hymn opening with the words ^ Before RADCLIFFE (abridged from the Bury Jehovah's awful throne,” the Rev. W. Times).—The Swedenborgians of Radcliffe Westall read Psalm lxvii. and Revelation have ample reason to felicitate themselves xxi. Prayer was then offered by the Rev. upon the large measure of success which Peter Ramage, and the Rev. J. Boys attended the important ceremony of laying followed with an introductory address. the corner-stones of their new place of The rev. gentleman expressed his delight worship, Stand Lane, on Saturday after- at seeing so many persons gathered tonoon last. In the first place, the weather gether on that joyful occasion, and he was was delightfully fine, notwithstanding that thankful to the Lord for having favoured a somewhat unpleasant wind now and them with such glorious weather in the again prevailed ; secondly, the gathering of midst of such an exceedingly wet season. friends and spectators was extraordinarily He mentioned that the church about to be large, and showed that the proceedings erected on that spot to the worship of God were productive of unusual interest. The was the third which had occupied the same edifice about to be erected will be the third site, and then entered into the details of that has occupied the same site. The first the past history of the New Jerusalem church was built in the year 1803, and was Church at Radcliffe, as particularized wholly of brick, its dimensions having above. He had heard it repeated over and been ten yards by ten. It possessed a small over again that in the early days of their gallery on the western side. This struc- church in that place the congregations ture, having become too small to meet the were very small-so small, indeed, that growing requirements of the worshippers, oftentimes the number of worshippers was pulled down in 1841, and a large one, might have been covered over with a also of brick, placed upon the spot. The blanket. Yet the members worked persesize of this was sixteen yards by fourteen, veringly and laboriously Sabbath after and galleries were arranged upon the north, Sabbath, and also took a devout and south, and west sides, the sittings alto- diligent interest in the affairs of the Sundaygether numbering 422. In course of time school. Thus in die course the congregation the congregation still further increased, swelled in numbers, and hence the necessity and hence it was resolved to raze thé for extending their accommodation. Many second church and place a more conimo- persons might ask, “What need is there dious one in its stead. The style of the to build this new church when the last one new building will be free Classic and of would hold us sufficiently well ?" He stone externally, surmounted by cornice might tell them, however, that there was and balustrade. In front of the church not a single pew to let in the church which there will stand two spires. The internal had just been taken down. A sitting, accommodation will comprise nave, aisles, it was true, was here and there found galleries, organ-chamber, choir, and other vacant; but the managers of the church had often great difficulty in procuring crown their efforts, and expressed his suitable places for those who came. They fervent hope that through the light of the were, therefore, almost compelled to take Gospel which would hereafter be dissemithe step upon which they were now enter- nated through its influence many souls ing. With an incommodious building like would be brought into the fold of Christ. the old church the Society could not extend After referring in genial terms to the long its operations further than it had ; numeri- ministry of the Rev. J. Boys in connection cally it could not prosper until a larger with the Society at Radcliffe, and the place had been erected. When the new earnestness of his ministrations, the speaker structure had been completed he trusted said the rev. gentleman had always laboured its members would feel more at ease, and therein most unselfishly and well. He that with their cord lengthened and their hoped that Mr. Boys would long be spared stake strengthened the church would hence- among them to continue that good work. forth increase not only in strength, but in The two bottles deposited underneath all the graces of a Christian and heavenly the foundation-stones contained respeclife. The rev. gentleman now called upon tively copies of the Bury Times, ManMr. N. Haworth to lay the first corner- chester Examiner, the Morning Light, Instone.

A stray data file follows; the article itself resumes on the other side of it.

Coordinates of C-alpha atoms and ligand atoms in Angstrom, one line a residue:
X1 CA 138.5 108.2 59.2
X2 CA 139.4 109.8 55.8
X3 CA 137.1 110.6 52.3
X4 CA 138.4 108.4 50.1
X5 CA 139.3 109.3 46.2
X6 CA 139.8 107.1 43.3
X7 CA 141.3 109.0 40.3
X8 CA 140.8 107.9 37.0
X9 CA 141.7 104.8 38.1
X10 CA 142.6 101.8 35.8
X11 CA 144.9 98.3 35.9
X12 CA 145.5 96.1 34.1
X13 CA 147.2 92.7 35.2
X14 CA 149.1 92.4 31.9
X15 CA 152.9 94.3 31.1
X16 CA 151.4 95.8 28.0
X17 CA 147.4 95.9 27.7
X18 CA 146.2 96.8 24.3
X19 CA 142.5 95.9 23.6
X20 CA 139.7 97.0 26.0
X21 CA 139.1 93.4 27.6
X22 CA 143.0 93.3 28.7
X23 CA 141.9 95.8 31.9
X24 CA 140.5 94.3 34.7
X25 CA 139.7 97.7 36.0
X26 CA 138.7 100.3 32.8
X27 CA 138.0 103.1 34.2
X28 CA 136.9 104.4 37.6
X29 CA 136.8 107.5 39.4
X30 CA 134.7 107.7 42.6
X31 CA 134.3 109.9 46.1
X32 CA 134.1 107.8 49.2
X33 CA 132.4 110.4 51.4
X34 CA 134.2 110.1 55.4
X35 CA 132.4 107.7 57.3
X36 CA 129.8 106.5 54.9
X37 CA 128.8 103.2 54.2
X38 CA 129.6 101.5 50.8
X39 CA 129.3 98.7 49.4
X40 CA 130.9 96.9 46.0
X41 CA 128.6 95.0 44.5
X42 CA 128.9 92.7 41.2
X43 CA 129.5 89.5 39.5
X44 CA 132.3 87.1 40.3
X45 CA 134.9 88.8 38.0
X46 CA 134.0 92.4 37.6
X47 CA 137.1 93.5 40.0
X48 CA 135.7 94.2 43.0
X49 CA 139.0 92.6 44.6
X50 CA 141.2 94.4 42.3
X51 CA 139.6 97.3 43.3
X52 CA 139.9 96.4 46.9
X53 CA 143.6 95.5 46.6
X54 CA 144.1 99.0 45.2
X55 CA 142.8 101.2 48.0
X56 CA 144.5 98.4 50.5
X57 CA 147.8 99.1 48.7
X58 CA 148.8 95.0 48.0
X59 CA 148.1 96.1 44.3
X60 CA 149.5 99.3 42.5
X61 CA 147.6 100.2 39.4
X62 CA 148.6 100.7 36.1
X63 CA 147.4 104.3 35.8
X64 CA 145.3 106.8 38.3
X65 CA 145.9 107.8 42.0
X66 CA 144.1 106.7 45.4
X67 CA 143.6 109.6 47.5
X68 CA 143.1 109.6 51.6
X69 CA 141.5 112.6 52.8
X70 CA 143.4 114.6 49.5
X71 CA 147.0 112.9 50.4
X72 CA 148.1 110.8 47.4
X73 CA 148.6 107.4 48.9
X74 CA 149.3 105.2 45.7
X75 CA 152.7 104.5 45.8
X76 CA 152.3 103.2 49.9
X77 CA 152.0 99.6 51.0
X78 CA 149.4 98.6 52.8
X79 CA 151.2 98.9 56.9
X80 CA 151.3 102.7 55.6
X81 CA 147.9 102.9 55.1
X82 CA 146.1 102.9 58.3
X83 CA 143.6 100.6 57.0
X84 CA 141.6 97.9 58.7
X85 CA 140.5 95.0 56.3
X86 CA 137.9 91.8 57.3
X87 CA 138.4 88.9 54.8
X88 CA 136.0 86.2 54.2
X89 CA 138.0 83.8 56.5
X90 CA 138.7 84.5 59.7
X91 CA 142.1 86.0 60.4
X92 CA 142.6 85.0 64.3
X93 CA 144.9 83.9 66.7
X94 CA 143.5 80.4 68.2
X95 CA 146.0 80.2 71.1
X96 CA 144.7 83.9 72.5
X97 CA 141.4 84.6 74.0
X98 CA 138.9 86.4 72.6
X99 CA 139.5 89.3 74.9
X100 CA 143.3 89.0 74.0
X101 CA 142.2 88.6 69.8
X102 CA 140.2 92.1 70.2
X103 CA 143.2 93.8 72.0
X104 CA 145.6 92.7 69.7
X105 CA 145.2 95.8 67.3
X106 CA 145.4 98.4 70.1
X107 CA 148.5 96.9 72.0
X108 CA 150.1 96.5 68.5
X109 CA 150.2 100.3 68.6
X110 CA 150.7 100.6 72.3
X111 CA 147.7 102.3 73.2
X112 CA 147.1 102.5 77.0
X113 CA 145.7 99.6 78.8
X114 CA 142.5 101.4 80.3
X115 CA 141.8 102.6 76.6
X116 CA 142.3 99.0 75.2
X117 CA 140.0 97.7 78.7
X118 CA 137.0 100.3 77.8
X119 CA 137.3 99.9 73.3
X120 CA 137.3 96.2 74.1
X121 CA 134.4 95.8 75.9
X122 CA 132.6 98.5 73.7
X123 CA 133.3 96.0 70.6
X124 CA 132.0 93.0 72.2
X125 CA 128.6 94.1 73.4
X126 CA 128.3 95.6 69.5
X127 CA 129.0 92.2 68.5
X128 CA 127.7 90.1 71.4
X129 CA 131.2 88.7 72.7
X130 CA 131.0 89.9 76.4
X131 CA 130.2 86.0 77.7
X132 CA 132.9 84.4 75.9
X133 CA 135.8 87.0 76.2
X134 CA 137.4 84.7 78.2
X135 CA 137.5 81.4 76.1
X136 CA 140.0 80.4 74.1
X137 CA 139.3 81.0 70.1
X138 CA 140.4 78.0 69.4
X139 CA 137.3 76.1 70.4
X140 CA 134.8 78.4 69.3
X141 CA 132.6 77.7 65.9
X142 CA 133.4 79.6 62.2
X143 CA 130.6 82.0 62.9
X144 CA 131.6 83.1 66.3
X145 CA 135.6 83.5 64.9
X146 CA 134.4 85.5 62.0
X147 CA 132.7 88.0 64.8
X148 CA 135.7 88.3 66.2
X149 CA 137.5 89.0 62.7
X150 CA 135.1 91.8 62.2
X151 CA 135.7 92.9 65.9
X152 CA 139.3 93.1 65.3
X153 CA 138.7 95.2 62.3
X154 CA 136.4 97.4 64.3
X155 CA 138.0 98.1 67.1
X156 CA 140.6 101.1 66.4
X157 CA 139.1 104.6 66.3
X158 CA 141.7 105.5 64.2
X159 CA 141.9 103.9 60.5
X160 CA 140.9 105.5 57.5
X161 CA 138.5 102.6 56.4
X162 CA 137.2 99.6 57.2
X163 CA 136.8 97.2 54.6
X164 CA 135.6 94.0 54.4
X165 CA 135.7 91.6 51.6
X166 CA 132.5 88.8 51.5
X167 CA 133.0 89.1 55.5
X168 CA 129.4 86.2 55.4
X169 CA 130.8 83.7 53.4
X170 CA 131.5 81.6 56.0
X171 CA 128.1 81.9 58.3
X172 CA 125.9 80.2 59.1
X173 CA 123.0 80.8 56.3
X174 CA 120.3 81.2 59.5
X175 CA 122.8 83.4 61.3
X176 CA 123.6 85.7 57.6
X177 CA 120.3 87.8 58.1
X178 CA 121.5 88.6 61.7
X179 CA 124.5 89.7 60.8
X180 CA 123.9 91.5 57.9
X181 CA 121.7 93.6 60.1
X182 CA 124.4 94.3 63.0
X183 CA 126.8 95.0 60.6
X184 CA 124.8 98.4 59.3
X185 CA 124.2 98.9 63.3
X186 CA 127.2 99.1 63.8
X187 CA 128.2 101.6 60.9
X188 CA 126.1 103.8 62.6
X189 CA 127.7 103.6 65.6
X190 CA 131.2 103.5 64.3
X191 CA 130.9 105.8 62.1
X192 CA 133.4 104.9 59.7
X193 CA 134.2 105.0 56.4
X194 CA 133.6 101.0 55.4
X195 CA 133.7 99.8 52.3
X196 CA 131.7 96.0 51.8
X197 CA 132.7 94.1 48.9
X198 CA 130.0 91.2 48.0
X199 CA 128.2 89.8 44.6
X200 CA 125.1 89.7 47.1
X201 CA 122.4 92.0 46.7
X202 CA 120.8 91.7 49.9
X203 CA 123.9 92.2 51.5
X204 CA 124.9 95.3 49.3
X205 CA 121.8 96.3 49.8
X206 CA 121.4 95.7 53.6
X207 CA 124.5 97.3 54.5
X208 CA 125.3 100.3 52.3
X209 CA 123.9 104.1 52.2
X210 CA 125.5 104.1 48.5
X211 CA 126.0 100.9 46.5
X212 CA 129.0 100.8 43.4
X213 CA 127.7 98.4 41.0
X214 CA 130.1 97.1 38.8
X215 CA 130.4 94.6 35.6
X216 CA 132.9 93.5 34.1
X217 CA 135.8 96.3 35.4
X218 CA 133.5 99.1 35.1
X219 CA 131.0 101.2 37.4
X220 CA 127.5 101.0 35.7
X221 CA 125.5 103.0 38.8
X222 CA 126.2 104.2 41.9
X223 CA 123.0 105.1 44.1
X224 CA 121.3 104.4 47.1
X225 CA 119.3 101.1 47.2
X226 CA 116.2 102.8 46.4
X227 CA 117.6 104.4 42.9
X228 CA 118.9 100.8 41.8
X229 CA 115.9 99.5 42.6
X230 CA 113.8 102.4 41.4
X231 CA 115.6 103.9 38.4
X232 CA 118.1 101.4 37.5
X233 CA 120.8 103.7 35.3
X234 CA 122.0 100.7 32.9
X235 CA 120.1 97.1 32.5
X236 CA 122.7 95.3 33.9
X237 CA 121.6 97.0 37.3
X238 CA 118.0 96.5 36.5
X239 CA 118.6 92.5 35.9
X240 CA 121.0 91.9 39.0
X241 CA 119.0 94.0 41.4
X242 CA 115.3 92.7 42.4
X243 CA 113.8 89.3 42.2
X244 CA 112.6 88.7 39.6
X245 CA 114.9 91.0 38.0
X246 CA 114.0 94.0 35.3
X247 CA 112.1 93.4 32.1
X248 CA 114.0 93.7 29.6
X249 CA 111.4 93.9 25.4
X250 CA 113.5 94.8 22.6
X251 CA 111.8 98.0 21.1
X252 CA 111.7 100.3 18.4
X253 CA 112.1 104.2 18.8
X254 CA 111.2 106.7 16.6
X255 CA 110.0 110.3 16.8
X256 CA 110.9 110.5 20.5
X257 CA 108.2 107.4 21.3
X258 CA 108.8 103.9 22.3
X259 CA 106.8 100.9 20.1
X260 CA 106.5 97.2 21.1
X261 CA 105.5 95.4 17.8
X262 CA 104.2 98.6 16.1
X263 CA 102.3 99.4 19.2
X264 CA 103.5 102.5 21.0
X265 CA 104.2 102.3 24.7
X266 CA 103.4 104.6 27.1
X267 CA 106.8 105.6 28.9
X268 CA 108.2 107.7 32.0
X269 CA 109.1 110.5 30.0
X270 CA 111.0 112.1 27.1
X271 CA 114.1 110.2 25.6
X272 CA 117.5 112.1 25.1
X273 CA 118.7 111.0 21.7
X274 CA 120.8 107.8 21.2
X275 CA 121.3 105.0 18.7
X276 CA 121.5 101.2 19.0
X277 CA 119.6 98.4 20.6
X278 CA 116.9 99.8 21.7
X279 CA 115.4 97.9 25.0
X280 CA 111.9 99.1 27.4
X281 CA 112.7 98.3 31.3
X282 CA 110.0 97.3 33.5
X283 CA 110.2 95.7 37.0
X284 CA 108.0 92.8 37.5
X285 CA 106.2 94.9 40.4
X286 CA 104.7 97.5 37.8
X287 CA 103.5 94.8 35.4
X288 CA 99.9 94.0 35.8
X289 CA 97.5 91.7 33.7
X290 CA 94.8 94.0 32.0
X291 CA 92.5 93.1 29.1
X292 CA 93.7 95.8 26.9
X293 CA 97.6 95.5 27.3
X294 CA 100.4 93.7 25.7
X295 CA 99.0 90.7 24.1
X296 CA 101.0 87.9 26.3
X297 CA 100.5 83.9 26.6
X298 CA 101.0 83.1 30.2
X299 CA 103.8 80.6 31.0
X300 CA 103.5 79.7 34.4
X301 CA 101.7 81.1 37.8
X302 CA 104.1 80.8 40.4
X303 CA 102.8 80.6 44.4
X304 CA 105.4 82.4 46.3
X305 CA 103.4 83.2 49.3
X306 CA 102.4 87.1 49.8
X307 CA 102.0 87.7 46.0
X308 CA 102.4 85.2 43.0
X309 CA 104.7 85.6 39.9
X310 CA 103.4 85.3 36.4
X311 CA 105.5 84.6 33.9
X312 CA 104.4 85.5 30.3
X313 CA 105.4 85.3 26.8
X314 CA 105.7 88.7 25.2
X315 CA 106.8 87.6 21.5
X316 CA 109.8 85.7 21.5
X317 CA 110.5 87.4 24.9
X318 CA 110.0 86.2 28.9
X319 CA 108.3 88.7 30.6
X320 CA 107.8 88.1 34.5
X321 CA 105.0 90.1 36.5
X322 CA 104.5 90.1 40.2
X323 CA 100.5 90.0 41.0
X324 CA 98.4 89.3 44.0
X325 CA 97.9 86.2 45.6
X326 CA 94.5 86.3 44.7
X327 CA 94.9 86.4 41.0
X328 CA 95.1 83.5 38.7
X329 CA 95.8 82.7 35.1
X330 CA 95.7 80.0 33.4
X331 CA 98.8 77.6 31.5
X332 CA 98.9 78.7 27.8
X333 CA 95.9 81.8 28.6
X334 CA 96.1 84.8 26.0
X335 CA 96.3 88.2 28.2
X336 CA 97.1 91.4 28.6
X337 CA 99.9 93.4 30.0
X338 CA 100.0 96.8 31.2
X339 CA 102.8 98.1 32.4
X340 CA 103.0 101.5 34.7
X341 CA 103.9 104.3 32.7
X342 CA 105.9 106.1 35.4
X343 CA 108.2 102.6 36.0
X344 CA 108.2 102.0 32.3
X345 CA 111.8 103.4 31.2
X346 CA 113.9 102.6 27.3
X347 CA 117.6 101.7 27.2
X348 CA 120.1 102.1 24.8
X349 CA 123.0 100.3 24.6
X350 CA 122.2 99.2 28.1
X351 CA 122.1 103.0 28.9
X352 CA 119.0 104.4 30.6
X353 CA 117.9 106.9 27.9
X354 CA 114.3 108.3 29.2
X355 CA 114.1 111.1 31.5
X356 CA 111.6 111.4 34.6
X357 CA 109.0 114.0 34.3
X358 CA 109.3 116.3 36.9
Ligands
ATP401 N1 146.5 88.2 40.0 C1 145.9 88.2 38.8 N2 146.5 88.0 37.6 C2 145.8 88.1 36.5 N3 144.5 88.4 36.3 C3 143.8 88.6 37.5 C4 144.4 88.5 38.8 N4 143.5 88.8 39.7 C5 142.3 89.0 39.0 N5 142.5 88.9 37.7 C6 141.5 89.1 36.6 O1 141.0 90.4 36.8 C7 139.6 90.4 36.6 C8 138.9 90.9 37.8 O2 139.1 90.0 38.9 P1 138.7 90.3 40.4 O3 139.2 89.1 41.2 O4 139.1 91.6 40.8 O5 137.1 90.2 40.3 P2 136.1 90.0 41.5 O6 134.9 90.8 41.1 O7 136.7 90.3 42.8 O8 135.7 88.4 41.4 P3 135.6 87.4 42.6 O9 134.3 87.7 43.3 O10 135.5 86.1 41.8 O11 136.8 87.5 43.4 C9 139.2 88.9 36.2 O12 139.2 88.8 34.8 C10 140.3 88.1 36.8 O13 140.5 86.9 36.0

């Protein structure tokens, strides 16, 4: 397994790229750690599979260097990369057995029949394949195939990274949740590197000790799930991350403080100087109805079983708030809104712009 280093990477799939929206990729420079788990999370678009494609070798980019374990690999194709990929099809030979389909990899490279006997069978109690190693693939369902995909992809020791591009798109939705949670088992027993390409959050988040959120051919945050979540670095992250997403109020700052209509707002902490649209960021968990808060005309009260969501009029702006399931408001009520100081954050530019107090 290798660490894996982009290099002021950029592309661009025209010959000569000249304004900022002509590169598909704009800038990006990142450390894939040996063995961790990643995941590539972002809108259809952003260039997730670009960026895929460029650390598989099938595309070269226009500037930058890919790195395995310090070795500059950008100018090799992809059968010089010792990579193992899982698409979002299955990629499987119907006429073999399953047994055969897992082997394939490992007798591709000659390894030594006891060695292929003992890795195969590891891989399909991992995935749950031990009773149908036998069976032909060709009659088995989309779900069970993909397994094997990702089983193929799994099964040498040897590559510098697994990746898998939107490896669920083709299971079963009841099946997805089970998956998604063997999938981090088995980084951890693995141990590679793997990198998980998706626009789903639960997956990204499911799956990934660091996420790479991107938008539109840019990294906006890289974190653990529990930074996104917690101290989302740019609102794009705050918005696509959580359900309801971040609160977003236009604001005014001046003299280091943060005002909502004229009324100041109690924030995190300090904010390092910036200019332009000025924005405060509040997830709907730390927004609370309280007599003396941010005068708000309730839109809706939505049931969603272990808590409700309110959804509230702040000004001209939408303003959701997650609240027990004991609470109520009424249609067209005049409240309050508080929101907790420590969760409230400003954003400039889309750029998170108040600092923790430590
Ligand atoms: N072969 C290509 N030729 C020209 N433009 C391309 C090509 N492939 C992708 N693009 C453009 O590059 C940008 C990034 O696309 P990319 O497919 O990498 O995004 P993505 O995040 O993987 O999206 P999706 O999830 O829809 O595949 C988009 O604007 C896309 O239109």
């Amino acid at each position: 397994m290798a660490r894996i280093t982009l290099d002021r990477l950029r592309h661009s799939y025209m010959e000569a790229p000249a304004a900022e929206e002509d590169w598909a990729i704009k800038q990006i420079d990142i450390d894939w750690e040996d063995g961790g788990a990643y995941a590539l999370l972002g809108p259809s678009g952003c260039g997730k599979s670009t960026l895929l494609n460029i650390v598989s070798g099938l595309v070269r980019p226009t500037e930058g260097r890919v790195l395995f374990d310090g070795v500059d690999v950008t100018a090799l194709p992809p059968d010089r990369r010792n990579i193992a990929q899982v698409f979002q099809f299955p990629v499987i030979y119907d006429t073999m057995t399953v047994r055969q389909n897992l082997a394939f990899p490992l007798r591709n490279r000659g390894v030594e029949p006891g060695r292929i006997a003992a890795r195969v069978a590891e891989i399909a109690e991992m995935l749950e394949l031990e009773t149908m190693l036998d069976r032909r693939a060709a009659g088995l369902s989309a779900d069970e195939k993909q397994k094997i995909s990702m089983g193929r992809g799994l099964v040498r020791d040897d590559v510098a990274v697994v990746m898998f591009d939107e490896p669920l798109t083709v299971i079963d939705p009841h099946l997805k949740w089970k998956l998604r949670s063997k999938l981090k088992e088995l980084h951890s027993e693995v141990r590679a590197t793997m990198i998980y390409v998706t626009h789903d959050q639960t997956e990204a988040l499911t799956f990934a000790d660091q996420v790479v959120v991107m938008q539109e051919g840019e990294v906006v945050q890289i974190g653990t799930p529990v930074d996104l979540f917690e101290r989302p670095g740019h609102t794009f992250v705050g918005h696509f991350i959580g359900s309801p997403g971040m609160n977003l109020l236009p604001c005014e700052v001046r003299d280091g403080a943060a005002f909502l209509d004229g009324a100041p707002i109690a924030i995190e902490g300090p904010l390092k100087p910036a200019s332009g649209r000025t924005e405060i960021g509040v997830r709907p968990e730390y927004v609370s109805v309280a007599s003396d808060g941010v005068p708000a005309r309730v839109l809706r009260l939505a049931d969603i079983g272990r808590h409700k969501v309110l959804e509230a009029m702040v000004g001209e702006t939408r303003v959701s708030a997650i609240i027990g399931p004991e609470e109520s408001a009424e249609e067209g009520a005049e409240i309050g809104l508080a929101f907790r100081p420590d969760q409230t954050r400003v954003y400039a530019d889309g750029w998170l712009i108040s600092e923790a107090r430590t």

tellectual Repository, and Juvenile MagaMr. Haworth (Kersal) stepped forward zine ; a cabinet photograph of the Rev. J. and received a silver trowel from Mr. Boys, a photograph of the old church, a Edward Lowe with which to perform his briefly written history of the church (with share in the ceremony. The trowel, as in a copy of its rules), a programme of the each case, bore an inscription, the name day's proceedings in connection with the of the person to whom it was presented stone laying, and several new current coins being included thereon. Having declared of the realm. the stone well and truly laid,” Mr. A collection was made at the close of the Haworth said he was glad to see so many ceremony, which amounted to over £137 ; persons present that afternoon, for it un- the hymn, “Jesus, may Thy disciples mistakably proved that the New Jeru, shine,” was sung, a prayer said, and the salem Church in Radcliffe either possessed benediction pronounced. a numerous body of supporters, or that it In the evening a tea-meeting was held in had a great many sympathizers. It was the schoolroom, which was presided over gratifying to know, moreover, that the by W. Hughes, Esq., of Manchester. Mr. other religious denominations in the place Hughes commenced the proceedings by were on very friendly terms with the New an able address, and was foÎlowed by other Church, and upon taking his place on that speakers and by a pleasing selection of platform he felt proud to have the oppor- appropriate music. tunity of shaking hands with ministers associated with other sects. If any good SOUTHPORT.-A reception picnic in conwas to be achieved in the world it must nection with this Society was held on be done by co-operation and friendship. Tuesday the 15th July to welcome their Nothing could be carried out for the new minister, Mr. Wm. A. Bates, and Mrs. welfare of mankind by one working against Bates. another ; on the other hand, he had great The party, about eighty in number, profaith in the good which conld be wrought ceeded to Rufford by train, where they by all Christian denominations working spent a delightful afternoon in the park harmoniously together. He expected the and gardens. The way in which Mr. Bates members of the New Church would do led the young people in the various games their share towards this end. A second and sports was such as not only to please stone was laid by Miss N. Taylor of Moss those who took part in them, but was also Lane, Pilkington, and a third by Miss the admiration of all who beheld it. The Heywood of Shore House, New Road, weather was all that could have been Pilkington, after which Mr. Hodgson desired, and afforded an excellent oppor(Radcliffe) presented a trowel to Mr. W. tunity for mutual intercourse and friendMather of Salford, by whom the fourth ship. Tea was served in a kind of pavilion stone was laid. Having performed the adjoining the village inn. duty thus imposed upon him, Mr. The Rev. Thomas Mackereth, who had Mather said he hoped that the church been preaching the anniversary sermons about to be built upon that spot would the previous Sunday, accompanied the rever be pulled down again, but that, friends to Rufford. When tea was over he should the members of the Society still was called to the chair. After expressing continue to increase a second church the delight which this gathering had would be erected in another part of the afforded him, he pointed out that the town. He wished the members of the success and usefulness of a Society deSociety Godspeed in their latest under- pended more upon the mutual love and taking, said he trusted that success would goodwill amongst the members than upon